Another thing I see all the time is somebody’s got a website and say the website has been up for a couple years but they’ve decided they want to change it so they install a coming soon plugin which hides their website from people. The problem with that is that hide your website from Google and it destroys any SEO you’ve ever built up.

So all of a sudden it’s like your brand new site again, every link Google knows about your site crashes, you have a ton of 404 errors constantly and it is a horrible, horrible practice. If you are tempted to use a coming soon plugin, you must only do that on a brand new site. You must never do that on established site. That was a digression.


The last set of settings I want look at is users. You can go to all users or you can go to your profile. You want to finish setting up your profile. They asked my first and last name but they didn’t put it in here so now I’m going to add that information. And you can put your own URL in there if you want. None of this is actually important except this first name and last name and then display publicly named publicly as Rick Anderson.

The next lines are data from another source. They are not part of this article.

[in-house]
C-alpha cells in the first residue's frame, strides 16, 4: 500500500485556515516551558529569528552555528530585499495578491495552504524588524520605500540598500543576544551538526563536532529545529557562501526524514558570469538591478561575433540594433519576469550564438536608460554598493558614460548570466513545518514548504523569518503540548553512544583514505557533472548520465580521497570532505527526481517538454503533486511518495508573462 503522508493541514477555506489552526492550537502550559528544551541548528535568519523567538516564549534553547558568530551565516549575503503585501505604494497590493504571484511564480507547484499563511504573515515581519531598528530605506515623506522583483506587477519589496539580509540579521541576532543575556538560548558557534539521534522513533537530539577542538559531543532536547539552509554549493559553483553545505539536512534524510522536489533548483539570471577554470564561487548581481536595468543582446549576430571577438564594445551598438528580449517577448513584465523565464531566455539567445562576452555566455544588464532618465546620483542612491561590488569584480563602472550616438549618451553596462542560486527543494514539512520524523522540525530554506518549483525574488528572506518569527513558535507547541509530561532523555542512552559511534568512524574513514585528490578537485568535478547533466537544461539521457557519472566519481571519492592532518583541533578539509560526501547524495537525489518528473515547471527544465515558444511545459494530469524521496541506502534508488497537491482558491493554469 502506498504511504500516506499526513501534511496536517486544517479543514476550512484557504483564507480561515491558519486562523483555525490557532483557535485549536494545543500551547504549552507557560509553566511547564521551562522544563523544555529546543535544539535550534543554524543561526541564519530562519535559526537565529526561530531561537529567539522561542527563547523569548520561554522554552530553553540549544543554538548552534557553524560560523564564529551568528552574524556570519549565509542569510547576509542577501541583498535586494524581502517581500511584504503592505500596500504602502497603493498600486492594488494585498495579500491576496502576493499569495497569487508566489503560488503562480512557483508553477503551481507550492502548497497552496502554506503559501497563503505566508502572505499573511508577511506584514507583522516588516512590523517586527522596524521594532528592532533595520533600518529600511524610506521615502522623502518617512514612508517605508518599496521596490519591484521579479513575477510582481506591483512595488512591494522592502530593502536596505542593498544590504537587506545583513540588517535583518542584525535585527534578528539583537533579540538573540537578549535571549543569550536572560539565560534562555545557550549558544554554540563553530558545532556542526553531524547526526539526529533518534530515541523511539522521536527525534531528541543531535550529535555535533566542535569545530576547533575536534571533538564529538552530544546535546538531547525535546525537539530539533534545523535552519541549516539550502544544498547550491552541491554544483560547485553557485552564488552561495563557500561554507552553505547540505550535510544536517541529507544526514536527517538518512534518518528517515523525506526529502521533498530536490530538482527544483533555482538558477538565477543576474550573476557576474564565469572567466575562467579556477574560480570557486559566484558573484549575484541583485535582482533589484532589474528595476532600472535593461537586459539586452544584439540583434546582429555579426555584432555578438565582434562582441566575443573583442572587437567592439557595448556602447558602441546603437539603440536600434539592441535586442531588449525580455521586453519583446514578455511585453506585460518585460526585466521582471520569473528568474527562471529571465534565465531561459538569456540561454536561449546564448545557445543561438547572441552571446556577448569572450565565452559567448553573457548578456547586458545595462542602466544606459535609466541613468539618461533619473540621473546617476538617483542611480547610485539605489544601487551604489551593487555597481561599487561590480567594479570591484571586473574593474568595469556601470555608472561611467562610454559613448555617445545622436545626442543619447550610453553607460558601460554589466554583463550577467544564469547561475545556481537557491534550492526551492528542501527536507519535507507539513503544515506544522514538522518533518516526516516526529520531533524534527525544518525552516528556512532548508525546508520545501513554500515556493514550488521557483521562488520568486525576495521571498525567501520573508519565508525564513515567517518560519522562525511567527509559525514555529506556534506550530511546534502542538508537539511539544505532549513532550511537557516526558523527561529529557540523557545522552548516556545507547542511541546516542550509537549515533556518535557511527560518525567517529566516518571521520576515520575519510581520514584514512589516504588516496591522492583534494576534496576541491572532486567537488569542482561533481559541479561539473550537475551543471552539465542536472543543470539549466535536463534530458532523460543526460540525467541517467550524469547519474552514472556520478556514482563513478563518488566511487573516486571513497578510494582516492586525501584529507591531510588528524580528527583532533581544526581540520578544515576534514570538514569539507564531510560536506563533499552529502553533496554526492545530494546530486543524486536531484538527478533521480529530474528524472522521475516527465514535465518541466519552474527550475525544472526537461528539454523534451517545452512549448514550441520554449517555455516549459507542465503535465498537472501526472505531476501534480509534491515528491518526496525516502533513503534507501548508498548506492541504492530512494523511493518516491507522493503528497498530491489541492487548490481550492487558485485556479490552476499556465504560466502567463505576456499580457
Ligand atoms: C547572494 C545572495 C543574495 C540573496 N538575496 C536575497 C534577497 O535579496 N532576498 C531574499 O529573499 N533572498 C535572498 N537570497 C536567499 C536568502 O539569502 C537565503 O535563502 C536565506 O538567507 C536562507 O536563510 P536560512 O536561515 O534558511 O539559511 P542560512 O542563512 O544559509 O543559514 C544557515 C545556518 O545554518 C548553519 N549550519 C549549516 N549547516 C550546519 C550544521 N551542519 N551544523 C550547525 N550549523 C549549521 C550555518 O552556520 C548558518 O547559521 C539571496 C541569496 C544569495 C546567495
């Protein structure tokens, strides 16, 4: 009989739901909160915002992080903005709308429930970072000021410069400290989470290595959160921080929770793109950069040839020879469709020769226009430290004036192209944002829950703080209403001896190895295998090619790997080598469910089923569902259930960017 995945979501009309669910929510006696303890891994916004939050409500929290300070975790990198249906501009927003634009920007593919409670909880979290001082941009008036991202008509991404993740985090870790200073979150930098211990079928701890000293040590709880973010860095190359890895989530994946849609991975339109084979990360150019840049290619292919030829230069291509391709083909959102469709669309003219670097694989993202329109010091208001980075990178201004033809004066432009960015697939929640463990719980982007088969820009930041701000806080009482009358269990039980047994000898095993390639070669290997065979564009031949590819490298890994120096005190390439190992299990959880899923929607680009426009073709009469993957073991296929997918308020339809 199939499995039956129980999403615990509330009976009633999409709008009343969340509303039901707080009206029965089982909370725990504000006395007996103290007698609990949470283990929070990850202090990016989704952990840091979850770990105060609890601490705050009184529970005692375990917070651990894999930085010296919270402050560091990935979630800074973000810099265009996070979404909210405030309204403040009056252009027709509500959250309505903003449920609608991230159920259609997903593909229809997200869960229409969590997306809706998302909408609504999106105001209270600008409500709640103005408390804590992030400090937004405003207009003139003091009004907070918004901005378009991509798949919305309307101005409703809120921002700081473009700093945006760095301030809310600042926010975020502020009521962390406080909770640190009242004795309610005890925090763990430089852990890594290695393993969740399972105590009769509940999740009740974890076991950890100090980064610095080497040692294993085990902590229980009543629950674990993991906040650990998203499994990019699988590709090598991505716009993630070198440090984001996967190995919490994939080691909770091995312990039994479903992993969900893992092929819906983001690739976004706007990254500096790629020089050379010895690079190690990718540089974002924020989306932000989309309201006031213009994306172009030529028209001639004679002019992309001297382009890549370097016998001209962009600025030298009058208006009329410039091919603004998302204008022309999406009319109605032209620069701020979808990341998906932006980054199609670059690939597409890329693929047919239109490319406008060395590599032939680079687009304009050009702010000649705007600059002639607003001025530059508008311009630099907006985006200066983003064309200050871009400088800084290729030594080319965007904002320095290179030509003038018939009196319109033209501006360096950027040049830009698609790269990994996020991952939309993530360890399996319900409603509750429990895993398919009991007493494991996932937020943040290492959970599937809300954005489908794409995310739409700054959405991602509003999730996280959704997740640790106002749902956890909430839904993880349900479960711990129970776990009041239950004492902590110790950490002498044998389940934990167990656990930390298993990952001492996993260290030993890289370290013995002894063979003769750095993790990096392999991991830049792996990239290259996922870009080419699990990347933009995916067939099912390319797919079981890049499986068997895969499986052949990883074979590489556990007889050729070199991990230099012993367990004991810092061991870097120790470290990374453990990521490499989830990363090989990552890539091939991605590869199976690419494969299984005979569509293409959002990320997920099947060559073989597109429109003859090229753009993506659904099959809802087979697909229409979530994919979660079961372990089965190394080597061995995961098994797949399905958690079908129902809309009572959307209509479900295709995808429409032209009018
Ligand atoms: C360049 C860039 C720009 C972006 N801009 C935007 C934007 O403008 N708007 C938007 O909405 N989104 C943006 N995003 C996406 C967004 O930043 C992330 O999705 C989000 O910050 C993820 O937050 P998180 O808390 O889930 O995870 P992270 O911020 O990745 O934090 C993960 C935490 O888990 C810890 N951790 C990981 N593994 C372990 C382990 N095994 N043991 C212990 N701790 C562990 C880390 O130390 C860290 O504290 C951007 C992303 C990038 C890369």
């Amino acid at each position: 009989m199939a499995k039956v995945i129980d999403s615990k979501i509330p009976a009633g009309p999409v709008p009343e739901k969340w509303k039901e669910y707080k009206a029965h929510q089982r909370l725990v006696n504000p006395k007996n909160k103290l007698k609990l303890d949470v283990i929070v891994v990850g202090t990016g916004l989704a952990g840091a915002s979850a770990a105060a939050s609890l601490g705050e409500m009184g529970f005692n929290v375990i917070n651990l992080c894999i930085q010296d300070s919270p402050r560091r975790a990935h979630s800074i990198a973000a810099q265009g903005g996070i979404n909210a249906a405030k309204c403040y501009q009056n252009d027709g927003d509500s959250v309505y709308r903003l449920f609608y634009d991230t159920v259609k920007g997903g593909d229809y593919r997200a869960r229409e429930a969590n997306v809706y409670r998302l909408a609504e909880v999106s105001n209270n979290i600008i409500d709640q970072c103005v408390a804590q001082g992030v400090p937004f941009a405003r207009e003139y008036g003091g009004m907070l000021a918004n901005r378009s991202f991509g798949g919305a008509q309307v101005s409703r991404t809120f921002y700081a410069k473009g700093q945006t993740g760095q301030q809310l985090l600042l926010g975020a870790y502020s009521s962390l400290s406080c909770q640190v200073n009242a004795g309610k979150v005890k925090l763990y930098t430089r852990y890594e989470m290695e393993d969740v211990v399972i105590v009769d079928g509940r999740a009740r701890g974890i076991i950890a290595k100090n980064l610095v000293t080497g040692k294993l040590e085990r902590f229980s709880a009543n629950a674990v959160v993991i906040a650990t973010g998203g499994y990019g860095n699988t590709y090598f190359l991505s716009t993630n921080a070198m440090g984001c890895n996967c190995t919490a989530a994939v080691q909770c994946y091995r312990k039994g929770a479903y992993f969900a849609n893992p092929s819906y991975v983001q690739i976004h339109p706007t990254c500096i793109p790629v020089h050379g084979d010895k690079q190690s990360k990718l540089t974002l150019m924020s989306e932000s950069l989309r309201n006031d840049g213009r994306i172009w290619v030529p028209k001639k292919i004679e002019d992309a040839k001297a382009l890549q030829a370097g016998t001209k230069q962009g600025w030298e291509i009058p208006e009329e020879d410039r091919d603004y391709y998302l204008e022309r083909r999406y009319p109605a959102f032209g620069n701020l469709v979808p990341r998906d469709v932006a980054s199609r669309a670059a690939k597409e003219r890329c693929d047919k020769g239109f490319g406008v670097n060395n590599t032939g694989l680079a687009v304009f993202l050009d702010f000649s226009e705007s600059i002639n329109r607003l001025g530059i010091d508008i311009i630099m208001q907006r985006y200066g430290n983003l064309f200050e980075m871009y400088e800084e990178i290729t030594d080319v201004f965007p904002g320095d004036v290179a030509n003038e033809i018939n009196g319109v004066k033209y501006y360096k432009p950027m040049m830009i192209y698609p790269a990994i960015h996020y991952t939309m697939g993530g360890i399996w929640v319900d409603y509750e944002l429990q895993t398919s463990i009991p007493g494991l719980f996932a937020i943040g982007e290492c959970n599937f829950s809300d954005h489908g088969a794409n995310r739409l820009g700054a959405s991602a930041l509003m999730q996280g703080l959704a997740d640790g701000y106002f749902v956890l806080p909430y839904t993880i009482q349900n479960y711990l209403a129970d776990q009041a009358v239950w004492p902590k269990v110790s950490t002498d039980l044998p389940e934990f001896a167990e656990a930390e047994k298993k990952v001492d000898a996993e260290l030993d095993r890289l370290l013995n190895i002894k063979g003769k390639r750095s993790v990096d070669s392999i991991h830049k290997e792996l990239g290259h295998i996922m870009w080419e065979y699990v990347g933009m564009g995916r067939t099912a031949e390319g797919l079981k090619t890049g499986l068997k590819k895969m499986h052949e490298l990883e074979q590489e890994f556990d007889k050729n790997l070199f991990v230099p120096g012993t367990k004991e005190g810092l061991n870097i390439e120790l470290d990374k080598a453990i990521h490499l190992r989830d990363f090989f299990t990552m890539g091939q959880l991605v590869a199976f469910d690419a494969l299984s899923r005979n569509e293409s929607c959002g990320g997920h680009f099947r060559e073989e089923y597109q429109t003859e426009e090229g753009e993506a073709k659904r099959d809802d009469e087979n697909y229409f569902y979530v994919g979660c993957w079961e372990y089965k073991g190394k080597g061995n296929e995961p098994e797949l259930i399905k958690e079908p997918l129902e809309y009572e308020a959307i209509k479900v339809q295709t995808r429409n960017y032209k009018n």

I think there’s no reason for you to display your name publicly as your admin username. There’s no benefit to anybody in that. So I would display your name publicly as your name. If you don’t want to show your name and use pseudonyms up here just know that people value real name information.

Your profile picture will show up if you’ve got a Gravatar account your profile picture. It will show up here. If you don’t have a Gravatar account, you can set one up by clicking on this link and you’ll be good to go.

Those are the settings that you need to complete as soon as you install WordPress. Once you’ve done that then you’re ready to go on to something else. Actually, now that I am here you can see that I have one update… oh look at that, it didn’t install 4.6 but rather 4.7 even though it said it was going to install 4.6. Excellent. I’ve got a normal WordPress 4.7, update is going to install 4.7 and the 2017 theme as your default.